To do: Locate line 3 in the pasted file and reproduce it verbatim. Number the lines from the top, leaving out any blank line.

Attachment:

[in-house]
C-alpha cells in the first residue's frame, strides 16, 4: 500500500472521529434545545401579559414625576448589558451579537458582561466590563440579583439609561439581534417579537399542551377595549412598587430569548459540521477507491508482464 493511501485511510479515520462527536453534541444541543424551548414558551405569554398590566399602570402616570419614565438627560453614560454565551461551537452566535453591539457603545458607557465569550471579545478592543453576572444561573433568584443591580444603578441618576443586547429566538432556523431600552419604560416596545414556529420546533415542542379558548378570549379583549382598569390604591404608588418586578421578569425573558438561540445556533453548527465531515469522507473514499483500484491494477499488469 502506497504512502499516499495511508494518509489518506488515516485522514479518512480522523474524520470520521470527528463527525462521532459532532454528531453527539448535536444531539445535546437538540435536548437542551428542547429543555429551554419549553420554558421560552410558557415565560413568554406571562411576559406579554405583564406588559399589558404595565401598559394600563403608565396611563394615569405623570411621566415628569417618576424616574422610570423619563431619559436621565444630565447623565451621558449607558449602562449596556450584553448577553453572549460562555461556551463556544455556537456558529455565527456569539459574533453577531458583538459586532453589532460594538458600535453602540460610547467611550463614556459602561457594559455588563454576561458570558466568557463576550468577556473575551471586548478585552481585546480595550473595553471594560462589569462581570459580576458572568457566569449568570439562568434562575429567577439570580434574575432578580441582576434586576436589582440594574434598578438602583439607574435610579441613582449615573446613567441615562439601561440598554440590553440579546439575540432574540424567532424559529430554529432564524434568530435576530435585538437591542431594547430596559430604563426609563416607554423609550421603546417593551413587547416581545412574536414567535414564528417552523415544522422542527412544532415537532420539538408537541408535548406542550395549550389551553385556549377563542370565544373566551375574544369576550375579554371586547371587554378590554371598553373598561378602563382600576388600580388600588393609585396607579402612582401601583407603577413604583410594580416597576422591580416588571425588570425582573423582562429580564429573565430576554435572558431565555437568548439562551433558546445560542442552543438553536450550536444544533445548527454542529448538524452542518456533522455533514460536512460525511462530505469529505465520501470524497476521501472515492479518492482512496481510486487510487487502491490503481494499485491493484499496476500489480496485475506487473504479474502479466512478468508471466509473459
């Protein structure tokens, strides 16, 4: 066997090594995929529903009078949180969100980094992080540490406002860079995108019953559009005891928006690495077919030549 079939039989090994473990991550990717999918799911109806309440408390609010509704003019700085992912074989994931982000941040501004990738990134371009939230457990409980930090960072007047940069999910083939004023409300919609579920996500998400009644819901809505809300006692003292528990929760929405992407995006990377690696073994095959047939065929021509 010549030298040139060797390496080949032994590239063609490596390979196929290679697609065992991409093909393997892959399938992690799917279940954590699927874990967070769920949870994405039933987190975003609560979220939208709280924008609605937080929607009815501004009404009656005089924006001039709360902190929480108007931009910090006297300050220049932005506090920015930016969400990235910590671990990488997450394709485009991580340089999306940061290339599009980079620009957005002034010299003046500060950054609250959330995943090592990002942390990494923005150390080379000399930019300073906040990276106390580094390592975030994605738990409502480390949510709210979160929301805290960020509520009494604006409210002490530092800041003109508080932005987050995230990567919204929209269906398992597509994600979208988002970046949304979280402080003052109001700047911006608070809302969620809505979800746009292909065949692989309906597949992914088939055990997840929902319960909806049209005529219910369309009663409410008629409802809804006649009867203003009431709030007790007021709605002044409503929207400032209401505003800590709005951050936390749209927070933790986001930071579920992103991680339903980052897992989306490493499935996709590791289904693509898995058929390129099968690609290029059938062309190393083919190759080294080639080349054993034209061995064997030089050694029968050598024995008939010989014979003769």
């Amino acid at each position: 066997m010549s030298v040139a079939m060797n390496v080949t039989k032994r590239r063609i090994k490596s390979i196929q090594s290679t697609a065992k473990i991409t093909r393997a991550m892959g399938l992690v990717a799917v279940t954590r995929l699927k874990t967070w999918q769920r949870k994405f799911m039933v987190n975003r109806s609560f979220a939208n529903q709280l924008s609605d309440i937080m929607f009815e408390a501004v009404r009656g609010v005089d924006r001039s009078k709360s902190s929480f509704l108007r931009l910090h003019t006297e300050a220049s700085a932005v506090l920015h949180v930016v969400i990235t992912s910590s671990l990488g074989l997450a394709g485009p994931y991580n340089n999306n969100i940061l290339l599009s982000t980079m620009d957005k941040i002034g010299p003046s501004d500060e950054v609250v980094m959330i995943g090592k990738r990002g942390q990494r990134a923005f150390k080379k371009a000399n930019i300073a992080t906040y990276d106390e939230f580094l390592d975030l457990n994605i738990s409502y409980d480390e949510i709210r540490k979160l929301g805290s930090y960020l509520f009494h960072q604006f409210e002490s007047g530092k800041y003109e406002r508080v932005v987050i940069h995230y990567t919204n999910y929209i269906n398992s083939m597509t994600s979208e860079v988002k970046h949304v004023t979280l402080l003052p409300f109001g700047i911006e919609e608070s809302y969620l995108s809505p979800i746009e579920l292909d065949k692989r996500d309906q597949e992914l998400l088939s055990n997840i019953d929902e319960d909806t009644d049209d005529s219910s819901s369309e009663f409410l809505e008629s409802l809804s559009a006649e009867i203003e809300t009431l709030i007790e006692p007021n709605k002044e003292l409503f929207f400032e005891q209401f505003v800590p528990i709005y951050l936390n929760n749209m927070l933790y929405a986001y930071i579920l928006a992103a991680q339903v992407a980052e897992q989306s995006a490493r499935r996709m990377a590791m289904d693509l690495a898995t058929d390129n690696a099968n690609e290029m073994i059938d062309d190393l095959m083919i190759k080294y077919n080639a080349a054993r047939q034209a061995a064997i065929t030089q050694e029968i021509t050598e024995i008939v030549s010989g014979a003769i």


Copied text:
């Protein structure tokens, strides 16, 4: 066997090594995929529903009078949180969100980094992080540490406002860079995108019953559009005891928006690495077919030549 079939039989090994473990991550990717999918799911109806309440408390609010509704003019700085992912074989994931982000941040501004990738990134371009939230457990409980930090960072007047940069999910083939004023409300919609579920996500998400009644819901809505809300006692003292528990929760929405992407995006990377690696073994095959047939065929021509 010549030298040139060797390496080949032994590239063609490596390979196929290679697609065992991409093909393997892959399938992690799917279940954590699927874990967070769920949870994405039933987190975003609560979220939208709280924008609605937080929607009815501004009404009656005089924006001039709360902190929480108007931009910090006297300050220049932005506090920015930016969400990235910590671990990488997450394709485009991580340089999306940061290339599009980079620009957005002034010299003046500060950054609250959330995943090592990002942390990494923005150390080379000399930019300073906040990276106390580094390592975030994605738990409502480390949510709210979160929301805290960020509520009494604006409210002490530092800041003109508080932005987050995230990567919204929209269906398992597509994600979208988002970046949304979280402080003052109001700047911006608070809302969620809505979800746009292909065949692989309906597949992914088939055990997840929902319960909806049209005529219910369309009663409410008629409802809804006649009867203003009431709030007790007021709605002044409503929207400032209401505003800590709005951050936390749209927070933790986001930071579920992103991680339903980052897992989306490493499935996709590791289904693509898995058929390129099968690609290029059938062309190393083919190759080294080639080349054993034209061995064997030089050694029968050598024995008939010989014979003769």